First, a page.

Magazine article National Defense

Air Defense Planning Aided by Simulations

Magazine article National Defense

Air Defense Planning Aided by Simulations

Article excerpt

War-planning software currently in development for Navy Aegis cruisers will give air defense planners at sea--via digital simulations--a capability to try to predict how their proposed layout of forces would affect the outcome of the battle.

The system is called the area air defense commander (AADC), a program that started in 1998. It automates air defense planning--a task that traditionally has been accomplished with paper and pencil. AADC produces a digital, 3-D picture of the battlefield, which expedites the process of conducting "what-if" scenarios for air defense.

AADC is a command and control system that uses data received from other sensors to develop alternative solutions for placing blue forces in the theater. The air defense commander tool allocates resources and does not manage individual engagements.

There are three prototypes being tested today. The Navy plans to install AADC on 12 ships by 2006, as part of an overall upgrade program for the Aegis cruisers.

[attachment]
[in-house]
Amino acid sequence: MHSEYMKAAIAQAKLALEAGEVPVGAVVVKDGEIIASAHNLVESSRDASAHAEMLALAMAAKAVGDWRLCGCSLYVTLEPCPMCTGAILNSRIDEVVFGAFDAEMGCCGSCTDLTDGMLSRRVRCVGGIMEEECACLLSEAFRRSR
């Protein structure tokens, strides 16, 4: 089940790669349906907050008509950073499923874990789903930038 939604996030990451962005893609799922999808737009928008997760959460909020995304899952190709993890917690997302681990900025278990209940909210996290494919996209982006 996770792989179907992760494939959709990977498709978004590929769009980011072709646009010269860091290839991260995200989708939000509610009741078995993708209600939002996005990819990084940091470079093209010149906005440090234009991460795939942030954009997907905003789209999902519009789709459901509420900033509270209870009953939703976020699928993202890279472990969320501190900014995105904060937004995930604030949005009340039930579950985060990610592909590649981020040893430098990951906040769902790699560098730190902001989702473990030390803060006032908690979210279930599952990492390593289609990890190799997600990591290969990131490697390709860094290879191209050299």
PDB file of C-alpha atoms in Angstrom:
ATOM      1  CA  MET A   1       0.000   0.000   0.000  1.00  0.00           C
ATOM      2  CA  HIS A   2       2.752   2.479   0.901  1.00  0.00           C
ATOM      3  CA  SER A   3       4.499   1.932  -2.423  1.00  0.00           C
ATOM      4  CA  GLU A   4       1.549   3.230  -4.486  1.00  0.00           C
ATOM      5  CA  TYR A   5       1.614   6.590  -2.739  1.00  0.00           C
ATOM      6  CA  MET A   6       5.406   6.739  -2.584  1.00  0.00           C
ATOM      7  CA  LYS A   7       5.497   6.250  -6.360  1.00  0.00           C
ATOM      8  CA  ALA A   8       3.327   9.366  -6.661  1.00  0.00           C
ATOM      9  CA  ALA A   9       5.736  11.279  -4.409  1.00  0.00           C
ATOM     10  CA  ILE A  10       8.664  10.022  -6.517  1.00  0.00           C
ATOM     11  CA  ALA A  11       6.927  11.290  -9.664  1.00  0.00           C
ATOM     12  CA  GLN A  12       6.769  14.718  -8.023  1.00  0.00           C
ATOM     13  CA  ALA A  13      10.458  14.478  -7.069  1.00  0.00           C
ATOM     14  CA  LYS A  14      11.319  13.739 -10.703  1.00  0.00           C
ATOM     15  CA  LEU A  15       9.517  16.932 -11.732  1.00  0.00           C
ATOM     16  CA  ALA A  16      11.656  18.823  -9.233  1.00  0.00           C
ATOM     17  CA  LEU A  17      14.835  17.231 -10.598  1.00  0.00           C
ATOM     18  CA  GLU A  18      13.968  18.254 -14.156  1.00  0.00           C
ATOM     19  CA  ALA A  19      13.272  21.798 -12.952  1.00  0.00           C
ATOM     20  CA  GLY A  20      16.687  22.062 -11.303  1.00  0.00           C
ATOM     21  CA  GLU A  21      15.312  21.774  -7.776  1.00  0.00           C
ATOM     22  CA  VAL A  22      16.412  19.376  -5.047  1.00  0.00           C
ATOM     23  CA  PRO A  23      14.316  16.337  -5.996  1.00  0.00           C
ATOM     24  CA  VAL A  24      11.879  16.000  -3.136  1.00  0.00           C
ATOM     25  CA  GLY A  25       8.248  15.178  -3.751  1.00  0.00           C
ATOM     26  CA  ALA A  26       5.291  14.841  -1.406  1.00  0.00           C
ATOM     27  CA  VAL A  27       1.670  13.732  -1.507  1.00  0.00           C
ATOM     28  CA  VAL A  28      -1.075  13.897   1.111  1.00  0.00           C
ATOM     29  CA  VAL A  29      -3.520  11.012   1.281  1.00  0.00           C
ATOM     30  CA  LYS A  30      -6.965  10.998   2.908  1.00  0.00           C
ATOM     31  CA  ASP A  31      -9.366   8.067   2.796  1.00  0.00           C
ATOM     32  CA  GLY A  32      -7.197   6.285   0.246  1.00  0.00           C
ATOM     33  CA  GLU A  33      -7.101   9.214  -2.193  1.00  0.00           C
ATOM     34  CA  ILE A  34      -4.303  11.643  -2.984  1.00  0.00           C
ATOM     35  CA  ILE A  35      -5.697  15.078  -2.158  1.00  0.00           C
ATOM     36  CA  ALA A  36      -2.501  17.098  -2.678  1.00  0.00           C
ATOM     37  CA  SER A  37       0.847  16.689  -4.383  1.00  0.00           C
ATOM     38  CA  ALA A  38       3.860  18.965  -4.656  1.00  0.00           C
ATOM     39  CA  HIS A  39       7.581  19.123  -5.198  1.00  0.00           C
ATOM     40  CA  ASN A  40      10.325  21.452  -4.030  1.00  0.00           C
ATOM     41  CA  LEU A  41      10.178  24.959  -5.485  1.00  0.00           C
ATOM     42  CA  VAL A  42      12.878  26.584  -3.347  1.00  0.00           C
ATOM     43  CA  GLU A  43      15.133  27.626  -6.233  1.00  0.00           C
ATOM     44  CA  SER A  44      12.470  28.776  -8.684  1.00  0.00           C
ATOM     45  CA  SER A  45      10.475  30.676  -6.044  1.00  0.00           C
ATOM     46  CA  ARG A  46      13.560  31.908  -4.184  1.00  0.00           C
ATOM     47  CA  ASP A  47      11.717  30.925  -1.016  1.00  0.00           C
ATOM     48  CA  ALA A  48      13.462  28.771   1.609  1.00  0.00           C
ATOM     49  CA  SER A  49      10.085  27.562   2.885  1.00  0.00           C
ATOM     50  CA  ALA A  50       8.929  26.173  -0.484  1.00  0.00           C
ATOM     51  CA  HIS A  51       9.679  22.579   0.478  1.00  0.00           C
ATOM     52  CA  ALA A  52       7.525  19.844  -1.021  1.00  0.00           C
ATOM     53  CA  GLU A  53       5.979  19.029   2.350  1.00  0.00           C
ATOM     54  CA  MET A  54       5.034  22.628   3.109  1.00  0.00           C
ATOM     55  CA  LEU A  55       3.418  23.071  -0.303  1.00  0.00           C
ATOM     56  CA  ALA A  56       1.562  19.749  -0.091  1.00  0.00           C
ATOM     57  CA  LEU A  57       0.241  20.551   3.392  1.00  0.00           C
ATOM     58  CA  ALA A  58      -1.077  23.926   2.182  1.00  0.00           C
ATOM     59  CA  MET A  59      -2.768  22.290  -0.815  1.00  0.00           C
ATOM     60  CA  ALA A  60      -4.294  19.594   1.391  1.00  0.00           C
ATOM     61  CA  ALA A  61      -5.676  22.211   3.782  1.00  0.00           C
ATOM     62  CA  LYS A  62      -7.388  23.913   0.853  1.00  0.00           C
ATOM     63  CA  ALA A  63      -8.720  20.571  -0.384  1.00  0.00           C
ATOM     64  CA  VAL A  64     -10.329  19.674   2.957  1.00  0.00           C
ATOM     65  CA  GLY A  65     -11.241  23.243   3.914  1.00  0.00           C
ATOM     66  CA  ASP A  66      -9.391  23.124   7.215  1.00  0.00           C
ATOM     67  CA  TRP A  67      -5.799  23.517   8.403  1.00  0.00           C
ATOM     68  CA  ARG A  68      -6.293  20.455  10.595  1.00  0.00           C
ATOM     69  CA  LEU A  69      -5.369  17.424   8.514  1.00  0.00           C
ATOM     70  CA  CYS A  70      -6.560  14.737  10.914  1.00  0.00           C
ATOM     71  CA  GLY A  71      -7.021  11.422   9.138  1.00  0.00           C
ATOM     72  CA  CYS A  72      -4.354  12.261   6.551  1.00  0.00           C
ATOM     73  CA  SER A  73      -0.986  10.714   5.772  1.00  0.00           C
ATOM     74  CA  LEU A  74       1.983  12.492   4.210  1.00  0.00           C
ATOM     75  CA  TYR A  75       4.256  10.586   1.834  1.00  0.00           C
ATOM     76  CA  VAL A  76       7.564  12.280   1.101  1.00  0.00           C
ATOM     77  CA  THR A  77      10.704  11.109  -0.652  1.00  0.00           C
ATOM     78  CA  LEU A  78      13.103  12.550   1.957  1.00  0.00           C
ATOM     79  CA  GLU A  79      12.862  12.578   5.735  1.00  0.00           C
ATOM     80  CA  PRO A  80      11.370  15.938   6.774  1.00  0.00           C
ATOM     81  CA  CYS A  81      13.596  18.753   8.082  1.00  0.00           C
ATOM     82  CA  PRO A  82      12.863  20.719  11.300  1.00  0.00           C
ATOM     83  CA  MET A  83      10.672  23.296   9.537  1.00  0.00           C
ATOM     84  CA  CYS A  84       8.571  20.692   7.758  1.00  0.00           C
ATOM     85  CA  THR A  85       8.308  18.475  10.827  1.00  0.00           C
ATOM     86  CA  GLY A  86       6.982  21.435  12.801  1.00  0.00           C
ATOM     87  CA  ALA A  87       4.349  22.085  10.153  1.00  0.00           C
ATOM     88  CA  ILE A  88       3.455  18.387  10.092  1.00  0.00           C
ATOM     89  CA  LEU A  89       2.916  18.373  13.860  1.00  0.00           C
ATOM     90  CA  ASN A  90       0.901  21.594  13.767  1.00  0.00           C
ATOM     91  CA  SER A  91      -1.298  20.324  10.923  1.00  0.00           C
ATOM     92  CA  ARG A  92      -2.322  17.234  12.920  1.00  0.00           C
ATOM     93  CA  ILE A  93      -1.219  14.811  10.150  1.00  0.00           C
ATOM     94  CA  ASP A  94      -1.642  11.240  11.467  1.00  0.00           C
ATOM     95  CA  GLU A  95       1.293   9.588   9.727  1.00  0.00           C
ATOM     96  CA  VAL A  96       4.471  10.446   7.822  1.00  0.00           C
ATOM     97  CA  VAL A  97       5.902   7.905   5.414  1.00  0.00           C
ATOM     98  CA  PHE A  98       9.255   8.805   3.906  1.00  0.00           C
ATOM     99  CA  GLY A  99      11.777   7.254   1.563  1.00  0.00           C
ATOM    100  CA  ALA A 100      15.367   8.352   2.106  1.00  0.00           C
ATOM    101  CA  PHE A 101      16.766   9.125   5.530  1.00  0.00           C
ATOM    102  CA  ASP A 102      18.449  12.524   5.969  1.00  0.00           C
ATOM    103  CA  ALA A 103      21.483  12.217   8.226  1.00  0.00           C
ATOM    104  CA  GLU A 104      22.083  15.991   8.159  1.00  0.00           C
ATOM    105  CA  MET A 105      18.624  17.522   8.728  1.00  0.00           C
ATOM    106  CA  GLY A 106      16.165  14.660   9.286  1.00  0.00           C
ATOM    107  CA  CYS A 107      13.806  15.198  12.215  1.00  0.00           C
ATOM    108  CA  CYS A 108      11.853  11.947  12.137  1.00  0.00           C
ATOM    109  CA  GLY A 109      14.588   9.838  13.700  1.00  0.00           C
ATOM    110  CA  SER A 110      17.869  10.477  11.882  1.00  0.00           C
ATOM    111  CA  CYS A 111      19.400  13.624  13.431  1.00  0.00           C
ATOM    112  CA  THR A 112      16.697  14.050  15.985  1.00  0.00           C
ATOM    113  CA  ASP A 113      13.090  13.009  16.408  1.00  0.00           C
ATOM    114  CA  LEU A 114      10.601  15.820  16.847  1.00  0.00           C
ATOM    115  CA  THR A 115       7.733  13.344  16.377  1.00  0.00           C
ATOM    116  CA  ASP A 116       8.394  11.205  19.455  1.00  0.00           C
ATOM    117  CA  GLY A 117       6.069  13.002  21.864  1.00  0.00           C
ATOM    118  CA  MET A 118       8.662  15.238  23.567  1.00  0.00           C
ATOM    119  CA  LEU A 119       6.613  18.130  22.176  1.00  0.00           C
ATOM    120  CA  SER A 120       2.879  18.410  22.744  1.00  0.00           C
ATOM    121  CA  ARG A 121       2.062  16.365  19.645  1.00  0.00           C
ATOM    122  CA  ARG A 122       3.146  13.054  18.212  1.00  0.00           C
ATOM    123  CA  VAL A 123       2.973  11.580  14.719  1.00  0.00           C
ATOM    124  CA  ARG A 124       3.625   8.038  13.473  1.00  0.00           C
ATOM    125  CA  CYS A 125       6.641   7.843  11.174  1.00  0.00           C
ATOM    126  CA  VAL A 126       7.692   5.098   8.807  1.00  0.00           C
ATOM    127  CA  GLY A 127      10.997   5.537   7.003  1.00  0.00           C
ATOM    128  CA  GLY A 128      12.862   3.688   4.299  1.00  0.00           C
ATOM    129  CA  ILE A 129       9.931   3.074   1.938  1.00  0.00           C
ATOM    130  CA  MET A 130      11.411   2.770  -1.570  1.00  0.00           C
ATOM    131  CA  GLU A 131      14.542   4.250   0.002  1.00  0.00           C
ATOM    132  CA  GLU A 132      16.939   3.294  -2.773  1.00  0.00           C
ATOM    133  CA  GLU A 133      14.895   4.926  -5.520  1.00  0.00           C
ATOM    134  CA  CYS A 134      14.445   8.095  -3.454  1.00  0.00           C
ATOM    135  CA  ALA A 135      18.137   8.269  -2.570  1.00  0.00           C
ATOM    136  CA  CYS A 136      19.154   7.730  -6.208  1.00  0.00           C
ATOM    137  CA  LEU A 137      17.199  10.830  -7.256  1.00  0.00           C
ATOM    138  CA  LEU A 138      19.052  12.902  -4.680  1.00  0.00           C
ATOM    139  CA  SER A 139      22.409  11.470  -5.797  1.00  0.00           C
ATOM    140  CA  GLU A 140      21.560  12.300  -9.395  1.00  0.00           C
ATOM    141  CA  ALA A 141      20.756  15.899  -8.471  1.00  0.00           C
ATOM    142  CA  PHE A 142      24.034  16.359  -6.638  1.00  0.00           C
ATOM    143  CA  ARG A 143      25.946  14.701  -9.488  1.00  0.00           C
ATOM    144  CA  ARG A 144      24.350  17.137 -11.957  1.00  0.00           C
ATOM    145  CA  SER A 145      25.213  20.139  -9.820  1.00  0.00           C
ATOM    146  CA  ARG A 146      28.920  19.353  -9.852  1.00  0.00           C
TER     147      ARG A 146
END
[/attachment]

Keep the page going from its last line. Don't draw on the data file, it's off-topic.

One of the prototypes is at the Johns Hopkins University Applied Physics Lab, in Laurel, Md., where the system first was developed. The other two systems are being demonstrated on the USS Shiloh and the USS Mount Whitney.

"The warfare area commander function in the past was done manually with pencils," said Navy Cdr. Dean M. Pedersen, AADC program manager. "The system that we are building automates those functions and gives [the commander] better information," he said, during a conference on naval theater ballistic missile defense, in Columbia, Md.

The main reason the Navy is trying to carve out a role for AADC is that it expects to be "first on the scene when the crisis begins," said Pedersen. The AADC system can be operated by the ship force, organically. A reserve team of about 33 people would be sent onboard the cruiser to augment the force. "Once you enter crisis support mode, the cruiser would support the joint task force commander," he explained. "AADC would transition capability ashore for joint operations. A regional area defense commander would remain on the cruiser.

AADC has encountered "challenges in development," said Pedersen, because of the various concepts of warfare "shaped uniquely by the services, independently, for air defense. The AADC operators would be coordinating defensive roles, for example, for the Army's Patriot and theater area (THAAD) anti-missile systems. "We also are working the air defense picture against cruise missiles and manned aircraft," said Pedersen. …

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